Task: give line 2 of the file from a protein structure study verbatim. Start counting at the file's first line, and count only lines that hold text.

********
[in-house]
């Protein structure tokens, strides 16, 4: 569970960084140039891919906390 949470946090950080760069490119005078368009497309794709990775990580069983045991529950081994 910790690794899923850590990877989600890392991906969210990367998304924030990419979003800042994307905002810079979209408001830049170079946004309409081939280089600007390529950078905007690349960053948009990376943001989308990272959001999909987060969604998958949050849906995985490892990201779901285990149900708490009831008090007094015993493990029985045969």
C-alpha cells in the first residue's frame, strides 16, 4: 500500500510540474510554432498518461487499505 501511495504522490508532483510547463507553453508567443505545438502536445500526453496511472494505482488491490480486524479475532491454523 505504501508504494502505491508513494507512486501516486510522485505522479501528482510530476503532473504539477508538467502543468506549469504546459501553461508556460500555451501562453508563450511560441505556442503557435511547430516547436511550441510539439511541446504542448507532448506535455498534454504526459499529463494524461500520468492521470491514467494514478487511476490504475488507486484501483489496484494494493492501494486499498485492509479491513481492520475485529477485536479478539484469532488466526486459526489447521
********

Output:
């Protein structure tokens, strides 16, 4: 569970960084140039891919906390 949470946090950080760069490119005078368009497309794709990775990580069983045991529950081994 910790690794899923850590990877989600890392991906969210990367998304924030990419979003800042994307905002810079979209408001830049170079946004309409081939280089600007390529950078905007690349960053948009990376943001989308990272959001999909987060969604998958949050849906995985490892990201779901285990149900708490009831008090007094015993493990029985045969």